19. large in quantity or size

    20. deep cuts in the budget
    21. extreme

    22. in deep trouble
      deep happiness
    23. ( of darkness ) very intense

    24. a face in deep shadow
      deep night
    25. marked by depth of thinking

    26. deep thoughts
      a deep allegory
    27. relatively thick from top to bottom

    28. deep carpets
      deep snow
    29. extending relatively far inward

    30. a deep border
    1. literary term for an ocean

    2. denizens of the deep
    3. a long steep-sided depression in the ocean floor

    4. the central and most intense or profound part

    5. in the deep of night
      in the deep of winter

    Definition of deep by GCIDE Dictionary


    1. Deep ( dēp ), a. [Compar. Deeper ( dēpẽr ); superl. Deepest ( dēpĕst ).] [OE. dep, deop, AS. deóp; akin to D. diep, G. tief, Icel. djūpr, Sw. diup, Dan. dyb, Goth. diups; fr. the root of E. dip, dive. See Dip, Dive.]
      1. Extending far below the surface; of great perpendicular dimension ( measured from the surface downward, and distinguished from high, which is measured upward ); far to the bottom; having a certain depth; as, “a deep sea”.

      The water where the brook is deep. Shak.

      2. Extending far back from the front or outer part; of great horizontal dimension ( measured backward from the front or nearer part, mouth, etc. ); as, “a deep cave or recess or wound; a gallery ten seats deep; a company of soldiers six files deep.”

      Shadowing squadrons deep. Milton.

      Safely in harbor

      Is the king's ship in the deep nook. Shak.

      3. Low in situation; lying far below the general surface; as, “a deep valley”.

      4. Hard to penetrate or comprehend; profound; -- opposed to shallow or superficial; intricate; mysterious; not obvious; obscure; as, “a deep subject or plot”.

      Speculations high or deep. Milton.

      A question deep almost as the mystery of life. De Quincey.

      O Lord, . . . thy thoughts are very deep. Ps. xcii. 5.

      5. Of penetrating or far-reaching intellect; not superficial; thoroughly skilled; sagacious; cunning.

      Deep clerks she dumbs. Shak.

      6. Profound; thorough; complete; unmixed; intense; heavy; heartfelt; as, “deep distress; deep melancholy; deep horror.” “Deep despair.” Milton. “Deep silence.” Milton. “Deep sleep.” Gen. ii. 21. “Deeper darkness.” Hoole. “Their deep poverty.” 2 Cor. viii. 2.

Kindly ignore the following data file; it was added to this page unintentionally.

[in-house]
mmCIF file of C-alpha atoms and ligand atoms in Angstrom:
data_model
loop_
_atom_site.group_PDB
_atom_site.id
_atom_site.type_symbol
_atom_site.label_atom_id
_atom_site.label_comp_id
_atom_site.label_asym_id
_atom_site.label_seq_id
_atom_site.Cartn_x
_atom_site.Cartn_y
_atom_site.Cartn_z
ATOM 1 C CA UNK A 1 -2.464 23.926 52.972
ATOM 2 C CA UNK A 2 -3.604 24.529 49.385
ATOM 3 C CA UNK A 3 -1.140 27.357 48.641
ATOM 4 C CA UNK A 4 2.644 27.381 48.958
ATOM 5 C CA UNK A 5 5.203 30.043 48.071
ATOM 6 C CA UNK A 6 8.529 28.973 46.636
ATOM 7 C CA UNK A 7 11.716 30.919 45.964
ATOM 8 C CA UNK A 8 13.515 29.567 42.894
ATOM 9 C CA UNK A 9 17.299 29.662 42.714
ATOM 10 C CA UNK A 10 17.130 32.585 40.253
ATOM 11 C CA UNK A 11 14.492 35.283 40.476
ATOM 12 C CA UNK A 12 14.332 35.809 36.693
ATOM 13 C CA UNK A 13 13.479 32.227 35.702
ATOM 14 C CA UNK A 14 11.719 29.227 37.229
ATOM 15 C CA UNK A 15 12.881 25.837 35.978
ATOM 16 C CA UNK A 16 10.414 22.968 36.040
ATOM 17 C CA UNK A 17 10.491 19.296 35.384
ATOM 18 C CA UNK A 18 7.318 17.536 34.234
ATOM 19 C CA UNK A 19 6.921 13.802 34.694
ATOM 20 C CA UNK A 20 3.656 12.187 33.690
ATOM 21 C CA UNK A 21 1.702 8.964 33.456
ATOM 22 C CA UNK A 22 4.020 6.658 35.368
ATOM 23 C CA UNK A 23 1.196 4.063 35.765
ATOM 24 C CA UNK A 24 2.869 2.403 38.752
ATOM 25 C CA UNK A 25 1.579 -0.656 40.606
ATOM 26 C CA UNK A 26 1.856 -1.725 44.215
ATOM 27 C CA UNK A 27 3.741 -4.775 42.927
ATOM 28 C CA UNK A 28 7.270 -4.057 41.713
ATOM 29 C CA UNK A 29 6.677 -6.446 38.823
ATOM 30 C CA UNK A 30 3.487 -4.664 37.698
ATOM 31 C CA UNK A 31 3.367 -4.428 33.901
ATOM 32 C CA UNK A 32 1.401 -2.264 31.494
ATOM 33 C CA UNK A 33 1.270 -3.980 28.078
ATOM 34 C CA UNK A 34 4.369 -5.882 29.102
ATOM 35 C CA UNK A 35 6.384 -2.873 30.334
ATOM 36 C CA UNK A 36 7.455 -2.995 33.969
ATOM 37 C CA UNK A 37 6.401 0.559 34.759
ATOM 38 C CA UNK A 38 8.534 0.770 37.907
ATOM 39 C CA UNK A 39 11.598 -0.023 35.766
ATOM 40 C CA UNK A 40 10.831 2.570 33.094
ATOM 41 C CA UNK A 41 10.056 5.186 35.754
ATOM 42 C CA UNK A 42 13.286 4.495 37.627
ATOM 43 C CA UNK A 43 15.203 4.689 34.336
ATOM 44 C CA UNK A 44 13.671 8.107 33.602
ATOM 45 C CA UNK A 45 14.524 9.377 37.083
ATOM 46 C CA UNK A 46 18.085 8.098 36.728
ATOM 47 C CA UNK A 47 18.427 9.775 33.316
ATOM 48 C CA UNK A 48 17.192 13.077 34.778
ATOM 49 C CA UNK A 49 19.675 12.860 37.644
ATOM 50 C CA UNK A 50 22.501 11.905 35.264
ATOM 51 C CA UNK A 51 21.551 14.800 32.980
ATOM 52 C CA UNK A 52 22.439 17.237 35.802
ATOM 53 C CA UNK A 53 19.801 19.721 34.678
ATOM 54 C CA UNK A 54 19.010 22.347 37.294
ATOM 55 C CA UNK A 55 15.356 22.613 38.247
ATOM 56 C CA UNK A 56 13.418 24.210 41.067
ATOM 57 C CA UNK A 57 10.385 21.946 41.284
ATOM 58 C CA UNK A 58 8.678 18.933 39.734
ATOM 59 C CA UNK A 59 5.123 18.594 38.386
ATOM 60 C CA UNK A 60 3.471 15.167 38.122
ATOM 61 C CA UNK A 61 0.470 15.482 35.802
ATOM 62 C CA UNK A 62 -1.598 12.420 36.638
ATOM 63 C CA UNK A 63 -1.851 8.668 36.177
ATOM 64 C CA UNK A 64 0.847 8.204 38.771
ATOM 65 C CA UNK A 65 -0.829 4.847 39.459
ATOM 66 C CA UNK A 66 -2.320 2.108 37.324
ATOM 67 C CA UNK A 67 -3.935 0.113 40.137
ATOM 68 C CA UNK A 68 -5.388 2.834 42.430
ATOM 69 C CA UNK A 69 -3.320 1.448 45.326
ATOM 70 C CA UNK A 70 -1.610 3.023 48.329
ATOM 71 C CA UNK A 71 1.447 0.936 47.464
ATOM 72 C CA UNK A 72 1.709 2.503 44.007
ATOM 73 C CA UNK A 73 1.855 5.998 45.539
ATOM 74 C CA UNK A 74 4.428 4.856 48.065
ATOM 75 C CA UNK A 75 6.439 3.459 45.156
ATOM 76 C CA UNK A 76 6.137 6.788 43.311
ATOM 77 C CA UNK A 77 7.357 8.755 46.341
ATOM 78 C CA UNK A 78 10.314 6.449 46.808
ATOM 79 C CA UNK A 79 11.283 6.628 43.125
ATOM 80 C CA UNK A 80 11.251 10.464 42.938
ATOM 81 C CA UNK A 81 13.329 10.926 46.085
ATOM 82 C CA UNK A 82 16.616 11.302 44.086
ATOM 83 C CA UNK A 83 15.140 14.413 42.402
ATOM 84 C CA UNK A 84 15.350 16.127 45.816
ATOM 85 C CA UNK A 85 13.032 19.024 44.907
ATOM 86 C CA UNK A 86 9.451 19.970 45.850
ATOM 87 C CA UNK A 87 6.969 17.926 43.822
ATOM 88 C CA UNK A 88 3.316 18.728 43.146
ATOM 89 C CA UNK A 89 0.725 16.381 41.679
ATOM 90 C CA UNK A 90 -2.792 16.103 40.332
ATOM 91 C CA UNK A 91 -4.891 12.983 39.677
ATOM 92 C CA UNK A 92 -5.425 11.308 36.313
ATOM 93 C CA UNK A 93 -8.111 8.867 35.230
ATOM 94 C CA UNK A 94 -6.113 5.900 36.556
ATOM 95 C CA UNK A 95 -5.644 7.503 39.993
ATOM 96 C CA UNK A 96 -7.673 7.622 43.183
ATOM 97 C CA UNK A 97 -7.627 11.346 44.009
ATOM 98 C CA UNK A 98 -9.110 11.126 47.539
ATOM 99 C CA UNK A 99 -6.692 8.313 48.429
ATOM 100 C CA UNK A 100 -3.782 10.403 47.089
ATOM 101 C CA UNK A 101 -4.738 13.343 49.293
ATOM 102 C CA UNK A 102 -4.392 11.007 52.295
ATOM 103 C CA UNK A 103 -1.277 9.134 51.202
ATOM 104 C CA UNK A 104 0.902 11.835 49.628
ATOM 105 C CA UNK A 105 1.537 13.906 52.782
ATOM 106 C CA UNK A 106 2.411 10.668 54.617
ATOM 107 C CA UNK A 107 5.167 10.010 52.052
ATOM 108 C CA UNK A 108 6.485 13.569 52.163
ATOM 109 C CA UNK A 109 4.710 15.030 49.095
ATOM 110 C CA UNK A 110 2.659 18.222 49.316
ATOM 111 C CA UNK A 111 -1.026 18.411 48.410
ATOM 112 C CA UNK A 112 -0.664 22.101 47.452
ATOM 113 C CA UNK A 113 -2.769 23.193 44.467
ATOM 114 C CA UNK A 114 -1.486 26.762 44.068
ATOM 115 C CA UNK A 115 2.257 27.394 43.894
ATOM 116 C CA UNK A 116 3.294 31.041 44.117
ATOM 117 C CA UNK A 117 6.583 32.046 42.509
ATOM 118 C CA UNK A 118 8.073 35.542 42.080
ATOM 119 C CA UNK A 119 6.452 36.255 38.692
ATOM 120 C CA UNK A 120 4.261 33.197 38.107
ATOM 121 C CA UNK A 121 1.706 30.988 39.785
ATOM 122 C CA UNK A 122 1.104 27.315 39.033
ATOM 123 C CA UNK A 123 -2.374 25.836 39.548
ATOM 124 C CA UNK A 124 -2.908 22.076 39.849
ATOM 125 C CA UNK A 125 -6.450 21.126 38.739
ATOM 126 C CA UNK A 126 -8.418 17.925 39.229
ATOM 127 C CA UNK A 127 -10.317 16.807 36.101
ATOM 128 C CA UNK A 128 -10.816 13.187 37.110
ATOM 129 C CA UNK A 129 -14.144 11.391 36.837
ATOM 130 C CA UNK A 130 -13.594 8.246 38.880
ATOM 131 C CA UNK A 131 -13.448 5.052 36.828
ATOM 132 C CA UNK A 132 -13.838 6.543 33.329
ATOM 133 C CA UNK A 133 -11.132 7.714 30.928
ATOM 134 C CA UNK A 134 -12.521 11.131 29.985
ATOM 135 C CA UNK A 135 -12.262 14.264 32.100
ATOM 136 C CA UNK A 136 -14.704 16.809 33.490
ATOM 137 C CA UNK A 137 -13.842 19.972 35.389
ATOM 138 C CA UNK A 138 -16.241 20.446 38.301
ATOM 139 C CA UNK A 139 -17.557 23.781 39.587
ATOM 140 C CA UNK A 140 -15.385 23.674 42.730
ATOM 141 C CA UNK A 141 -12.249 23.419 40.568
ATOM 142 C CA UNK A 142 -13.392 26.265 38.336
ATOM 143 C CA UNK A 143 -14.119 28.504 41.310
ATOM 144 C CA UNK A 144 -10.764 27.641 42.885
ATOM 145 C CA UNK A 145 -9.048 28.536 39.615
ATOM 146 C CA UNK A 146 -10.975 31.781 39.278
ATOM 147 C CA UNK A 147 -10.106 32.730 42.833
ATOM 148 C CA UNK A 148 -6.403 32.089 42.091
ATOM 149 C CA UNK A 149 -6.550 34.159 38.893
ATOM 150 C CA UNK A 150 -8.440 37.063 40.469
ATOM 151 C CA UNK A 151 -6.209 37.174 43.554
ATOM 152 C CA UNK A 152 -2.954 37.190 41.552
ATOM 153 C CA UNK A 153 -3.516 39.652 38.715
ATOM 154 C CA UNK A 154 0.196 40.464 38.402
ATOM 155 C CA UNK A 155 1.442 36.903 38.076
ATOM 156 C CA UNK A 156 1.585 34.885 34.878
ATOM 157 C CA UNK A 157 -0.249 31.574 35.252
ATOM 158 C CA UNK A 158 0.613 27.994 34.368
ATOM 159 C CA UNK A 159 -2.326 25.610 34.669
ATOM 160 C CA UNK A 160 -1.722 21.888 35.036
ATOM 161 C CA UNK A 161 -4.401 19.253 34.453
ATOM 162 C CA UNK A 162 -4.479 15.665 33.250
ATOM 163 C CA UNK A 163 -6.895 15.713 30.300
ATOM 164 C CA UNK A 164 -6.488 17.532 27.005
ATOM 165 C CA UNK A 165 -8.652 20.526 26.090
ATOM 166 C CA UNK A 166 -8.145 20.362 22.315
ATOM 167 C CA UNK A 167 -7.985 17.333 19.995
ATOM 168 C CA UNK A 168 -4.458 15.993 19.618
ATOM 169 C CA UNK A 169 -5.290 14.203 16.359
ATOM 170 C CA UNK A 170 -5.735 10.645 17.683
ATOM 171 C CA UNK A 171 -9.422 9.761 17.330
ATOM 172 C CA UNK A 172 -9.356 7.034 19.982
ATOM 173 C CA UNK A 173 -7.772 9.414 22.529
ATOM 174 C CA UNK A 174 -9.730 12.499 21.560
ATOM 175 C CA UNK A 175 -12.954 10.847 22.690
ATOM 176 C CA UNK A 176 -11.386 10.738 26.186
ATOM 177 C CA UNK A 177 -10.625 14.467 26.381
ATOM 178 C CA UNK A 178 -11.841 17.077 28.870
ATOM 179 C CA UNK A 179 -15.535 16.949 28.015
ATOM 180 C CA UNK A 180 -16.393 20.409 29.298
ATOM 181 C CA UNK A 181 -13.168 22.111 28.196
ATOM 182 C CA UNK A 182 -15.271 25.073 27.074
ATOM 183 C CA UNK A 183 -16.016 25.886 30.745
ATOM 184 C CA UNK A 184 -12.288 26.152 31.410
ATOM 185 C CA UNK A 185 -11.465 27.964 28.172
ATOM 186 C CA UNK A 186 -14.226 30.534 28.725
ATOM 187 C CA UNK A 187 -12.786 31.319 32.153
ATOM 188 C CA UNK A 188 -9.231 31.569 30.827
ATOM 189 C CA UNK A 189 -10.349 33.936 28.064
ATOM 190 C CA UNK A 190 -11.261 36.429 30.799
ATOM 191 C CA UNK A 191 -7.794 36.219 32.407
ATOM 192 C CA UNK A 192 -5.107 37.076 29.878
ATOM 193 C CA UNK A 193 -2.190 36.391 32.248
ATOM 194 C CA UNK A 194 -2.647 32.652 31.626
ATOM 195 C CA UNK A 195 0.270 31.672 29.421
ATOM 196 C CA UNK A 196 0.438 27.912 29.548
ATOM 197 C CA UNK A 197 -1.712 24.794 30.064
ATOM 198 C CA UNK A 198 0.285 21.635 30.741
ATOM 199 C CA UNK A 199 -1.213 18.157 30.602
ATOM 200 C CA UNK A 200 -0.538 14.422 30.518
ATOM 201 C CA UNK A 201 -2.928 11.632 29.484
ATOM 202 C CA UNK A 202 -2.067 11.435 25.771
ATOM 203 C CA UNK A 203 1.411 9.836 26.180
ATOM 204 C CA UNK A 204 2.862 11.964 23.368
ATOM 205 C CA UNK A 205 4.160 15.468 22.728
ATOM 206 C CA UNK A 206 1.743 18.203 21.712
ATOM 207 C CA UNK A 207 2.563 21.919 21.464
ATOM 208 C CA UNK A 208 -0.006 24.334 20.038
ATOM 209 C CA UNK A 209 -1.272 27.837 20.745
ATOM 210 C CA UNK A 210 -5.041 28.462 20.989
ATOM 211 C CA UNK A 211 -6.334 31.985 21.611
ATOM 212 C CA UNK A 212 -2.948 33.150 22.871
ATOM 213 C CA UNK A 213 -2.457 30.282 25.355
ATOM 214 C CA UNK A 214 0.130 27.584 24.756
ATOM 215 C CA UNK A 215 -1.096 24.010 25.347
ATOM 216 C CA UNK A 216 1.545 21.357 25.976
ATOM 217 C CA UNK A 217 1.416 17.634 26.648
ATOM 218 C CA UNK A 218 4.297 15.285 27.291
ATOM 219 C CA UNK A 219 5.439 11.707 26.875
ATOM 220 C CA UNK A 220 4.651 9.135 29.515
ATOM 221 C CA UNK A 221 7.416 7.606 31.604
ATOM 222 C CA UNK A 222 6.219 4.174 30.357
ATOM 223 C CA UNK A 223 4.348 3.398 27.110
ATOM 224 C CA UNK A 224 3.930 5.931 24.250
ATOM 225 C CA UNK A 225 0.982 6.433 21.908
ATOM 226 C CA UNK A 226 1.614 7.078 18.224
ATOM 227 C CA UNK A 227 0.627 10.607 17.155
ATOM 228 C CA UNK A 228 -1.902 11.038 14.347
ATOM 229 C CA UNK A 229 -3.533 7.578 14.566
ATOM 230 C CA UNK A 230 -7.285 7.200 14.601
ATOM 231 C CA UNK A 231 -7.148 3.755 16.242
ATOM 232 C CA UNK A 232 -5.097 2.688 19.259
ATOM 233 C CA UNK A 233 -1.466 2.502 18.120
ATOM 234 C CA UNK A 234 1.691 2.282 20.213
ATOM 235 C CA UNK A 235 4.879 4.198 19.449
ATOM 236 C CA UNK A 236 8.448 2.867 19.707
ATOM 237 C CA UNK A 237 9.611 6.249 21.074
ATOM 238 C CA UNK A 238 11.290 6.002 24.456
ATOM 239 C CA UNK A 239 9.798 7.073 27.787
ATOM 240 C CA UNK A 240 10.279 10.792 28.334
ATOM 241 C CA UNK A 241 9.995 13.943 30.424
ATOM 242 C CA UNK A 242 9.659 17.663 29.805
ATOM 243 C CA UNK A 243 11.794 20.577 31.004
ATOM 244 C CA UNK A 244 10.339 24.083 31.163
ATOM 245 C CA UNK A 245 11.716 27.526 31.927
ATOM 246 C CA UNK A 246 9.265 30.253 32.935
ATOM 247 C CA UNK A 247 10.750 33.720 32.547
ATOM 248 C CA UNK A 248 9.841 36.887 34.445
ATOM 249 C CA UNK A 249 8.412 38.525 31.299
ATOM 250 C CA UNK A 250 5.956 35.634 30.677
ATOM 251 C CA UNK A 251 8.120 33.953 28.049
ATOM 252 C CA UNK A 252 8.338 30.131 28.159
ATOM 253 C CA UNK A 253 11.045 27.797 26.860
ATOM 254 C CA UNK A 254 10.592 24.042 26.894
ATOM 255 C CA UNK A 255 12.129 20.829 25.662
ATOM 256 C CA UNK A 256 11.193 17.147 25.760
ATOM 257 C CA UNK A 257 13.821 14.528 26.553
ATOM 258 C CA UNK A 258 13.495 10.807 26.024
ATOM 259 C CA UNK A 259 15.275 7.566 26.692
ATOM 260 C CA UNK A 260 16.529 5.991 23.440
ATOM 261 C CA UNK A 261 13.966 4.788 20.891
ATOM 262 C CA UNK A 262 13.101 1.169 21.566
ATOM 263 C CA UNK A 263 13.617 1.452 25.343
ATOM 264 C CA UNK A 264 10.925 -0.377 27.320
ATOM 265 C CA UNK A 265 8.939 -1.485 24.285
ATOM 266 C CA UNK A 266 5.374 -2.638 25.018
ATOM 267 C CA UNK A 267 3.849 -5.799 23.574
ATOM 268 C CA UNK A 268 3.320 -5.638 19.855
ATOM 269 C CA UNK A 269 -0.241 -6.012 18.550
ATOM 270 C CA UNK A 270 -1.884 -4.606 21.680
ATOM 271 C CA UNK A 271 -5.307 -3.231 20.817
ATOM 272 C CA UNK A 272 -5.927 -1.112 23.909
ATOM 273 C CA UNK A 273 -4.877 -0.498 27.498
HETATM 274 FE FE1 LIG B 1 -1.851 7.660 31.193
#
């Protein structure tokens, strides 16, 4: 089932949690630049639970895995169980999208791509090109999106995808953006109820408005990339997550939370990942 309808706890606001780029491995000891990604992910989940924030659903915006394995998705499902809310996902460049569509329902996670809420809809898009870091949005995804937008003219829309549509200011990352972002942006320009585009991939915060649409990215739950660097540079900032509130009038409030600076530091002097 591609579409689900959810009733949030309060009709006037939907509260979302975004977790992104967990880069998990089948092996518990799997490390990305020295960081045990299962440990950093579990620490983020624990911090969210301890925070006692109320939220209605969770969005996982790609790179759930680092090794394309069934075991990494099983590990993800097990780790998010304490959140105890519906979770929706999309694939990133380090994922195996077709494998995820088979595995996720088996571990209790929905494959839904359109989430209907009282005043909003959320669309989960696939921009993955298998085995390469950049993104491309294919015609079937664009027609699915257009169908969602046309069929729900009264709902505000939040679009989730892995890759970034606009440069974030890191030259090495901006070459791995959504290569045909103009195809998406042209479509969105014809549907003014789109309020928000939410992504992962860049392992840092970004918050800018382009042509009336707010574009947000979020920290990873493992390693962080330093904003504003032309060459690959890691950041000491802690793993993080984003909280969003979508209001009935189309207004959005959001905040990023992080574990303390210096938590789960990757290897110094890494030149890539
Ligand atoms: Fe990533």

An attitude of deep respect. Motley.

      7. Strongly colored; dark; intense; not light or thin; as, “deep blue or crimson”.

      8. Of low tone; full-toned; not high or sharp; grave; heavy. “The deep thunder.” Byron.

      The bass of heaven's deep organ. Milton.

      9. Muddy; boggy; sandy; -- said of roads. Chaucer.

      The ways in that vale were very deep. Clarendon.

      A deep line of operations ( Military ), a long line. -- Deep mourning ( Costume ), mourning complete and strongly marked, the garments being not only all black, but also composed of lusterless materials and of such fashion as is identified with mourning garments.

    2. Deep, adv. To a great depth; with depth; far down; profoundly; deeply.

      Deep-versed in books, and shallow in himself. Milton.

      Drink deep, or taste not the Pierian spring. Pope.

      ☞ Deep, in its usual adverbial senses, is often prefixed to an adjective; as, deep-chested, deep-cut, deep-seated, deep-toned, deep-voiced, “deep-uddered kine.”

    3. Deep, n.
      1. That which is deep, especially deep water, as the sea or ocean; an abyss; a great depth.

      Courage from the deeps of knowledge springs. Cowley.

      The hollow deep of hell resounded. Milton.

      Blue Neptune storms, the bellowing deeps resound. Pope.

      2. That which is profound, not easily fathomed, or incomprehensible; a moral or spiritual depth or abyss.

      Thy judgments are a great deep. Ps. xxxvi. 6.

      Deep of night, the most quiet or profound part of night; dead of night.

      The deep of night is crept upon our talk. Shak.